Beautiful bump in the ‘Night’ 

Julia Adam’s "Night" was love at first sight back in 2000, even though it was the former San Francisco Ballet principal dancer’s debut as a choreographer in the War Memorial Opera House. And now that it’s reprised in Program Six of the company’s 2007 season, those strong feelings persist.

Vanessa Zahorian dances an ordinary young woman (no princess or fairy, just a regular girl) who is asleep on a fancy bed, revealed soon as the backs of three colorfully dressed men (dancer Benjamin Pierce’s production and costumes). She dreams and the dreams come alive in figures — some protective, some slightly threatening, some playful — dressed in strange costumes and dancing to rhythmic, pulsing music, with a hint of minimalism, John Adams-lite, but more melodic.

As any good choreographer, Adam sets the dance to the music so intensely and vitally that there is no separation between sounds and images. In a true partnership, Adam works with the composer Matthew Pierce (brother of Benjamin), and Wednesday night the score was front and center, conducted well by Gary Sheldon. Layered, complex, and yet instantly accessible, the music both told the dancers what to do and enabled them to join the orchestra in "playing" it.

Zahorian gave an elegantly effortless performance in the challenging main role, well partnered by Tiit Helimets, with the dazzling participation of six men and three women, who at one time dance in an elastic cocoon.

Music dominated all evening long, continuing with Ned Rorem’s score in the world premiere of Helgi Tomasson’s "On Common Ground." An orchestral version of the composer’sString Quartet No. 4 — powerful yet lyrical music — was well conducted by Martin West. (West was also on the podium for the concluding piece, Agnes de Mille’s "Rodeo," to Copland’s music.)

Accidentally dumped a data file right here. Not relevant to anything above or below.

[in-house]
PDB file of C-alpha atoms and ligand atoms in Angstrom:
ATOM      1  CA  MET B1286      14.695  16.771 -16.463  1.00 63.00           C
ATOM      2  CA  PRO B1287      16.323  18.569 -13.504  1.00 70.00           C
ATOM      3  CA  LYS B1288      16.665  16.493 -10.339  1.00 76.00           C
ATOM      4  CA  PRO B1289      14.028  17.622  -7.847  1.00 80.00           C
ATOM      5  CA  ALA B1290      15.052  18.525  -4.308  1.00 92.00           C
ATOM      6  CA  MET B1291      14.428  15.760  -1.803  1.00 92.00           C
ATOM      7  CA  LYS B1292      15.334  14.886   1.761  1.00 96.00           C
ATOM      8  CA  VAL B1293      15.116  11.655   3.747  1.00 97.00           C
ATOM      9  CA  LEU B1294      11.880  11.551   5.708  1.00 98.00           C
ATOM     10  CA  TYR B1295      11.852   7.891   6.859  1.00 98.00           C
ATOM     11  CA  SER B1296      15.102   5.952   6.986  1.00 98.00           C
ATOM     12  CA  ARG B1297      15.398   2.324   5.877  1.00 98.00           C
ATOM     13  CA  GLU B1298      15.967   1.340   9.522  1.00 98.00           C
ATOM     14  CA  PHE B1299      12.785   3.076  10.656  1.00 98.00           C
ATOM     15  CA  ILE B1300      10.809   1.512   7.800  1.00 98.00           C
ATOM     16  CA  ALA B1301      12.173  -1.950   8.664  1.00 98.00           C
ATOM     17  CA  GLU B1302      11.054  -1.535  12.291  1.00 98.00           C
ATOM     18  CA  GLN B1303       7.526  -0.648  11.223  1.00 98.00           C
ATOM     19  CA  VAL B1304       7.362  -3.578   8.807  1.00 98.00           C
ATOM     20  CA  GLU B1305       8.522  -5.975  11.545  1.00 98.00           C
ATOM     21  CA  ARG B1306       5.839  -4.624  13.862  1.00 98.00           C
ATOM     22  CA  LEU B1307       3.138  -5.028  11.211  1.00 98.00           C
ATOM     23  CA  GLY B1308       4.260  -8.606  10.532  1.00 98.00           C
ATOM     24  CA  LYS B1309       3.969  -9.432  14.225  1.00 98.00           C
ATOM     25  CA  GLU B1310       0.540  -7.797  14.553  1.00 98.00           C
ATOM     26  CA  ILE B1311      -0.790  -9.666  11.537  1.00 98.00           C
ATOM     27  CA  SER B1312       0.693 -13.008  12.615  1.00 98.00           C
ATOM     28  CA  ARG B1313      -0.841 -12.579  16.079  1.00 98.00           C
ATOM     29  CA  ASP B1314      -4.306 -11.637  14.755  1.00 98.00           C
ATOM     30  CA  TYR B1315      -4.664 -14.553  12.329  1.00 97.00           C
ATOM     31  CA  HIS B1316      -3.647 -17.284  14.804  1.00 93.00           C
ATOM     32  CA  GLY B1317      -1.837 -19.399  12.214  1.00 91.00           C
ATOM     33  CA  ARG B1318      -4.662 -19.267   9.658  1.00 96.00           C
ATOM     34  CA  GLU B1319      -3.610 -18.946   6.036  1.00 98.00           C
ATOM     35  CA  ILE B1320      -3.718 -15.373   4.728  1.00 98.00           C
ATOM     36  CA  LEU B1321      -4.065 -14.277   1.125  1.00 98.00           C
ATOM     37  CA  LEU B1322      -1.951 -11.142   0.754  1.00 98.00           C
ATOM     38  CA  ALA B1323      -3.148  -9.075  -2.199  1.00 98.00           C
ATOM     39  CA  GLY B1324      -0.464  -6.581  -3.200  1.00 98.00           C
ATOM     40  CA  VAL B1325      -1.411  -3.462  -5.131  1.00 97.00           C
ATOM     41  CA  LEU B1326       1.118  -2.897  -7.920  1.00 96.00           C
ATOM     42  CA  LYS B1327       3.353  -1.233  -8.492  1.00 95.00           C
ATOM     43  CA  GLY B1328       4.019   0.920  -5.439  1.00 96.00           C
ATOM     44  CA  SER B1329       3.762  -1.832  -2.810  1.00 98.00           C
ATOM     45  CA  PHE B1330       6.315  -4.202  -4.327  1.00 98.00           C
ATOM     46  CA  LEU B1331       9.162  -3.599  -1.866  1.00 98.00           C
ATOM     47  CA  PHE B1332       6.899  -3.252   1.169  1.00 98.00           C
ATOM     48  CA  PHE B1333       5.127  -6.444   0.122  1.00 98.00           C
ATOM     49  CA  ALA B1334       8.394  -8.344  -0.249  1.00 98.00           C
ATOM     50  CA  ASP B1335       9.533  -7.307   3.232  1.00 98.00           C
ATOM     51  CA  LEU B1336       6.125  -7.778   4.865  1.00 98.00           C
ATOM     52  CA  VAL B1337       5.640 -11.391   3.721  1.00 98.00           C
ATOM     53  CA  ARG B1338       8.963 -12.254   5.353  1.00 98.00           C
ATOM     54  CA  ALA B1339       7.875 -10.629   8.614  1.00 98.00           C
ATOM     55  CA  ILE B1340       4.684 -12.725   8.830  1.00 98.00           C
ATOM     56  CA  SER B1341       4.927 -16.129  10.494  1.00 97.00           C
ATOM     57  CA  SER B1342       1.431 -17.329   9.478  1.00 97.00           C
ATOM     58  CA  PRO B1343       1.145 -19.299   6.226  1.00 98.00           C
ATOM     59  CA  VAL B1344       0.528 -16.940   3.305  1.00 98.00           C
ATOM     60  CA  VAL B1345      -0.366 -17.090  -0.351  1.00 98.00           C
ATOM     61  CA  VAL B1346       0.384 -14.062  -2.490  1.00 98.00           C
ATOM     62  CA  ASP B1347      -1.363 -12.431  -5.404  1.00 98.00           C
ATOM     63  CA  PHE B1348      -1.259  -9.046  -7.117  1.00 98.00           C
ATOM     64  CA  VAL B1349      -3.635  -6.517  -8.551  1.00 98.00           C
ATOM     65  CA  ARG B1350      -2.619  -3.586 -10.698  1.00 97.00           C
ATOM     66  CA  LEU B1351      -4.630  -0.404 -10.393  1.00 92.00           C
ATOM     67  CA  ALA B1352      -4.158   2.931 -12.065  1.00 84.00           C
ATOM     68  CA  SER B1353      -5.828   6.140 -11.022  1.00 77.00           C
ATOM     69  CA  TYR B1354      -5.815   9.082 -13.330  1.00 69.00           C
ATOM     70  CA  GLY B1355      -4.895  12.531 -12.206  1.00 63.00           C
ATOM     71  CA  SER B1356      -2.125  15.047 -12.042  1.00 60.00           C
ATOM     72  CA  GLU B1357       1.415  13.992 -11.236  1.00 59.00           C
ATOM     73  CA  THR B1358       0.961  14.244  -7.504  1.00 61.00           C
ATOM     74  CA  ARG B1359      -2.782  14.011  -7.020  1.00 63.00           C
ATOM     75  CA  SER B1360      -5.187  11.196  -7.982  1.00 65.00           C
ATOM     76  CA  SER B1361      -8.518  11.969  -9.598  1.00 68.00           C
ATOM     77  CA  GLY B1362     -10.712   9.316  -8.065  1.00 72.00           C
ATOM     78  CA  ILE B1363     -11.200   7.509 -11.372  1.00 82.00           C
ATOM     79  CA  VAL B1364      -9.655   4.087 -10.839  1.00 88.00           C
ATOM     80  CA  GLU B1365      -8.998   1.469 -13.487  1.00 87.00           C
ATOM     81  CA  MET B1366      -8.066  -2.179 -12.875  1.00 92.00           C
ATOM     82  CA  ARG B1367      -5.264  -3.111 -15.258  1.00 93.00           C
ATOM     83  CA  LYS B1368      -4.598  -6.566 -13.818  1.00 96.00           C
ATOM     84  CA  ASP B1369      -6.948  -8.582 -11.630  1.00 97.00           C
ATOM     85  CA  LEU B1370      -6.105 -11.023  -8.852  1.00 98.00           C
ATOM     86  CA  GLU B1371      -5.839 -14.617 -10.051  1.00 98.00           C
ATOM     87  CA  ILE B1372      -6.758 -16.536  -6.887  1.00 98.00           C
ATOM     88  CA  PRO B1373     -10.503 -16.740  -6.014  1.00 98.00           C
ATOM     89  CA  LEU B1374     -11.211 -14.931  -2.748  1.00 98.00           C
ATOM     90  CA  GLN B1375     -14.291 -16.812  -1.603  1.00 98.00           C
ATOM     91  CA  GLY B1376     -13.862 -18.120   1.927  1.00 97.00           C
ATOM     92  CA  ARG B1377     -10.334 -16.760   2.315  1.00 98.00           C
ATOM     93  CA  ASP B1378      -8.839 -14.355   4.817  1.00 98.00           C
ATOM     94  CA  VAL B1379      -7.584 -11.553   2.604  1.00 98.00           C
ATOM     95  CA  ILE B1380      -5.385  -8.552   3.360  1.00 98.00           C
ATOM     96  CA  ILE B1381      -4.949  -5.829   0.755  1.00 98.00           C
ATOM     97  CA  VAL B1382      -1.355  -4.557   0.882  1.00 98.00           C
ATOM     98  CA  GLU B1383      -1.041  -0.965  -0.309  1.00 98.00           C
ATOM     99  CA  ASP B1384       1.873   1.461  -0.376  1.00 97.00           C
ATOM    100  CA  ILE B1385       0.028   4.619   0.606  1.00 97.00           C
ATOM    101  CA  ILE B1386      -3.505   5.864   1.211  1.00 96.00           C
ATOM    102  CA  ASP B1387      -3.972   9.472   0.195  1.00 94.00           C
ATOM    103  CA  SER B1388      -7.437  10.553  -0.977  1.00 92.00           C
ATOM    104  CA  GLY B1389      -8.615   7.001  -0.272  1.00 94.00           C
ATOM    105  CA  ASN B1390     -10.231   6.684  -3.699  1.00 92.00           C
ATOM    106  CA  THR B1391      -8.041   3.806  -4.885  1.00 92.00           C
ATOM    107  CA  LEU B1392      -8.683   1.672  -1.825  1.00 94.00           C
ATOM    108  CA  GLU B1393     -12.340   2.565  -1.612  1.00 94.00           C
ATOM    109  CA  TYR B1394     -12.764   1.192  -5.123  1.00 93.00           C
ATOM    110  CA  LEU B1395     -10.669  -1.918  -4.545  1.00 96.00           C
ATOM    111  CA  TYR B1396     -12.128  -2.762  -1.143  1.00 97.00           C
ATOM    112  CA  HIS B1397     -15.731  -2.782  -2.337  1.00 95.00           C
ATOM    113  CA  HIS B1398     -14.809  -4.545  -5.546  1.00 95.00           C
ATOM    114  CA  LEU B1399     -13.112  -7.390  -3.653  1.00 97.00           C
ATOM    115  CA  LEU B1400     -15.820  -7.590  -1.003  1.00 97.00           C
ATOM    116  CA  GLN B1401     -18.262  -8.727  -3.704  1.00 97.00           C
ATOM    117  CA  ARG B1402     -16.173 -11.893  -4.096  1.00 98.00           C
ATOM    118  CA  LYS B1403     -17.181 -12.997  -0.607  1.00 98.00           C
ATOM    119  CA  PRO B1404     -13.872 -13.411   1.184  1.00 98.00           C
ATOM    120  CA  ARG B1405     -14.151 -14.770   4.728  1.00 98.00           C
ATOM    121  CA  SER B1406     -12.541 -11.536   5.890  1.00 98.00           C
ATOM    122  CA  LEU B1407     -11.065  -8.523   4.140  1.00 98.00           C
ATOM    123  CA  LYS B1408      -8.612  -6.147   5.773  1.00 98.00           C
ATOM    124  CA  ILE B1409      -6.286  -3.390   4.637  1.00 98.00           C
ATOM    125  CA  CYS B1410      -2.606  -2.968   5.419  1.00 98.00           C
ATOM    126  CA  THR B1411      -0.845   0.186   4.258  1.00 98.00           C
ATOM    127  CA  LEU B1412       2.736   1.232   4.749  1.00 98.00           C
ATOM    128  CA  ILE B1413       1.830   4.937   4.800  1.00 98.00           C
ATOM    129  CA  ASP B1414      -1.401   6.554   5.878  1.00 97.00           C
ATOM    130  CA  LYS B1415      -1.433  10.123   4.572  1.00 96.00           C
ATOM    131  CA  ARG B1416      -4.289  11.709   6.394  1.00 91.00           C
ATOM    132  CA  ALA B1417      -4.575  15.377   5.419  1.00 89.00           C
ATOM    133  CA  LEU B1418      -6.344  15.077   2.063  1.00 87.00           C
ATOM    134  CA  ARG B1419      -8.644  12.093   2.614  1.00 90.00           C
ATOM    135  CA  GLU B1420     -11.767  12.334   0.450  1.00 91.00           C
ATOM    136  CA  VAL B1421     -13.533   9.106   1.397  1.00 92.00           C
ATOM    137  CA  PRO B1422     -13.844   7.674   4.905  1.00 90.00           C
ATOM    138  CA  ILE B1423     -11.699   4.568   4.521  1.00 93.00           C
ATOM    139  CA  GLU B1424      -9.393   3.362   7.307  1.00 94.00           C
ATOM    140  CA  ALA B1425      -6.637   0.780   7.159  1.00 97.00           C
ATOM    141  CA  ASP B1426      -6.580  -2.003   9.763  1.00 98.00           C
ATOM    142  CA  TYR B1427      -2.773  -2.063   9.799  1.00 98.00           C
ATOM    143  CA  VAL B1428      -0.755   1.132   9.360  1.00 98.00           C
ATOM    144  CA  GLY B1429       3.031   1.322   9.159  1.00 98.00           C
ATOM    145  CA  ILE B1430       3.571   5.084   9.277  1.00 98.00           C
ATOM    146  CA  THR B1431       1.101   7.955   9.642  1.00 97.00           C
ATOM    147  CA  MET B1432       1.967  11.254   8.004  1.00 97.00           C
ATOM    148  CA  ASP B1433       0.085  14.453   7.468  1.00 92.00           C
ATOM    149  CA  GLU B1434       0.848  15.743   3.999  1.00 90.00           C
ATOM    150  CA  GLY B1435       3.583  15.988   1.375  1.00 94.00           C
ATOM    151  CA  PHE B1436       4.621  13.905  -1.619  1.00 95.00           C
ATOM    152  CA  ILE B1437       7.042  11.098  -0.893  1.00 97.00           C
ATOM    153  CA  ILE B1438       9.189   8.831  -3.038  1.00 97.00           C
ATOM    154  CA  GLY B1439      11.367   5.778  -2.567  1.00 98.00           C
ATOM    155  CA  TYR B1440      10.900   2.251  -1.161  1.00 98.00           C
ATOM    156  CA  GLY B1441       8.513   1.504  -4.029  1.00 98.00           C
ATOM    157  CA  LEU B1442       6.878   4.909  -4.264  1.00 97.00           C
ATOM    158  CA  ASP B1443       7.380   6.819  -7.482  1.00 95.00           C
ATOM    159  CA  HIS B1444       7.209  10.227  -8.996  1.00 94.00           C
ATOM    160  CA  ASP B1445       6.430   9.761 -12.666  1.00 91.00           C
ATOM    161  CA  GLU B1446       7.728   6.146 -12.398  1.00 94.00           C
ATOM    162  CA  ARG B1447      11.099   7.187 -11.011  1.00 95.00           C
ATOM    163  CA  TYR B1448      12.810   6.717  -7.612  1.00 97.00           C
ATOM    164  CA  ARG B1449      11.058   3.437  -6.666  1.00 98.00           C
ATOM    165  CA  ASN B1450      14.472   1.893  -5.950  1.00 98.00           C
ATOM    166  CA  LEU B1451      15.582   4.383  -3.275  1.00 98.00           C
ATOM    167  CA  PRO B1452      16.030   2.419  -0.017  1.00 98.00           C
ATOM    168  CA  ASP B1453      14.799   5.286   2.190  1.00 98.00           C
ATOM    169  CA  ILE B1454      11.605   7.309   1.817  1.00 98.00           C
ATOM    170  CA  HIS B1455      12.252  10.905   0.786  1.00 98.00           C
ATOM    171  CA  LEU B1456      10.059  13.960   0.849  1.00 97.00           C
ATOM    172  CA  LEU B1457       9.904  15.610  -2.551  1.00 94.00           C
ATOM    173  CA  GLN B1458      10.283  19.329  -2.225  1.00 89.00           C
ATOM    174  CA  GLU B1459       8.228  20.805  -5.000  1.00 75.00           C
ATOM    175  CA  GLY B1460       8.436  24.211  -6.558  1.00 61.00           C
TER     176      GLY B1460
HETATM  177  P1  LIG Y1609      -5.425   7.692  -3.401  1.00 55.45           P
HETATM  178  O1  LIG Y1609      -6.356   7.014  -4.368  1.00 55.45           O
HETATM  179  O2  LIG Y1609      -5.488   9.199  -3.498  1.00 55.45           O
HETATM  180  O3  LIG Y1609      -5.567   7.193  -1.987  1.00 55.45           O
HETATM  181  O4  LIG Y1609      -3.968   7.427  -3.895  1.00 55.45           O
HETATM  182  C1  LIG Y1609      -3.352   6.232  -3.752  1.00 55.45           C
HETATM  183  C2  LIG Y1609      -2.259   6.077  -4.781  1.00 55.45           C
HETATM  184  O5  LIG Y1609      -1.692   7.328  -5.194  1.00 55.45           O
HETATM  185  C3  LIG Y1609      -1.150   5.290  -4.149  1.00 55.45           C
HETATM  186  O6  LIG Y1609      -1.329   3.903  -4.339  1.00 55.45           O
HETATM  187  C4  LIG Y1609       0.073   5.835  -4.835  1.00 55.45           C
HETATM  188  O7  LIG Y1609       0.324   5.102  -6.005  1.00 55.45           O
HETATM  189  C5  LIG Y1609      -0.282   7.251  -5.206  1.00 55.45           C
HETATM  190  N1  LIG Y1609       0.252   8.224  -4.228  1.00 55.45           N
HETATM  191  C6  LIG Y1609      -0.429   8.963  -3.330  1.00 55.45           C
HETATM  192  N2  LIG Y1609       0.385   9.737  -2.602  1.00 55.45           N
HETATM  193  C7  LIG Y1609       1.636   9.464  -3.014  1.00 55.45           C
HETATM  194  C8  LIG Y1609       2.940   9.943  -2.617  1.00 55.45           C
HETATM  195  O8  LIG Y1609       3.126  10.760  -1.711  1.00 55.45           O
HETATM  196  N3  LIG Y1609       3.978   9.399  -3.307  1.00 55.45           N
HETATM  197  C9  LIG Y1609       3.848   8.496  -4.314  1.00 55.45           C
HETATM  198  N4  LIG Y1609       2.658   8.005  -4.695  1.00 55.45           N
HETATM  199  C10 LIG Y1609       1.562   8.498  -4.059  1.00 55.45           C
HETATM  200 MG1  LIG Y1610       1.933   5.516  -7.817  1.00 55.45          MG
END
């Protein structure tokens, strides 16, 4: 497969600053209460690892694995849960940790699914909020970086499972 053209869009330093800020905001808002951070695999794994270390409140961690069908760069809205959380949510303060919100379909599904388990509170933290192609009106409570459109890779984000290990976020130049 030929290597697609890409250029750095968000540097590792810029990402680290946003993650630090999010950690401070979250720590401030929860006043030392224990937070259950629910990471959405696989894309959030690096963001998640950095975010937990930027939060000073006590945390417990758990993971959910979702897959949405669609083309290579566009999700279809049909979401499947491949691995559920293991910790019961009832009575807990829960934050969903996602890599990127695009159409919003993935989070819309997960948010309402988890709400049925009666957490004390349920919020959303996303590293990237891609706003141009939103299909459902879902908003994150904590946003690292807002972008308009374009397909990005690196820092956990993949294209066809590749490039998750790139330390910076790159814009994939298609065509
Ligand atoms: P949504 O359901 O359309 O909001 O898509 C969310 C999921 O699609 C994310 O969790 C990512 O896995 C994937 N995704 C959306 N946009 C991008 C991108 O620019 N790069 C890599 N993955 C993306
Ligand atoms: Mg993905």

In a dizzying succession of solos, pas de deux and pas de trois, some of the ballet’s best danced up a storm in "On Common Ground" — whose meaning, unlike "Night," is rather elusive. Pairing Tina LeBlanc and Joan Boada, Lorena Feijoo and Davit Karapetyan, with the trio of Elana Altman, Jennifer Stahl and Rory Honenstein — now that’s true "depth" for any company.

Sandra Woodall’s scenic design featured an expanding hanging row of gingko leaves, their symbolism not grasped by this viewer. (Freud might have said: Sometimes a ginkgo is just a Maidenhair Tree.)

A large cast gave "Rodeo" a spirited, dedicated performance, Christine Sarry’s direction and Anita Paciotti’s staging pulling this narrative piece together well. Kristin Long was both poignant and comic in the role of the Cowgirl, who wants to be one of the boys and yet be the center of their attention as a girl. Aaron Orza and Rory Hohenstein were the manly Head Wrangler and Champion Roper, respectively.

A belated postscript to the report in this space about the Ballet’s Program Five: In Tomasson’s "The Fifth Season" (more immediately likeable and lingering in memory longer than "On Common Ground"), I failed to credit the principal dancers and their outstanding performance: apologies and late kudos to Yuan Yuan Tan and Tiit Helimets.

San Francisco Ballet Program Six

Where: War Memorial Opera House, 301 Van Ness Ave., San Francisco

When: 8 p.m. April 13 and April 17; 2 p.m. April 15; 2 p.m. and 8 p.m. April 21

Tickets: $10 to $205

Contact: (415) 865-2000 or www.sfballet.org

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A daily newspaper covering San Francisco, San Mateo County and serving Alameda, Marin and Santa Clara counties.
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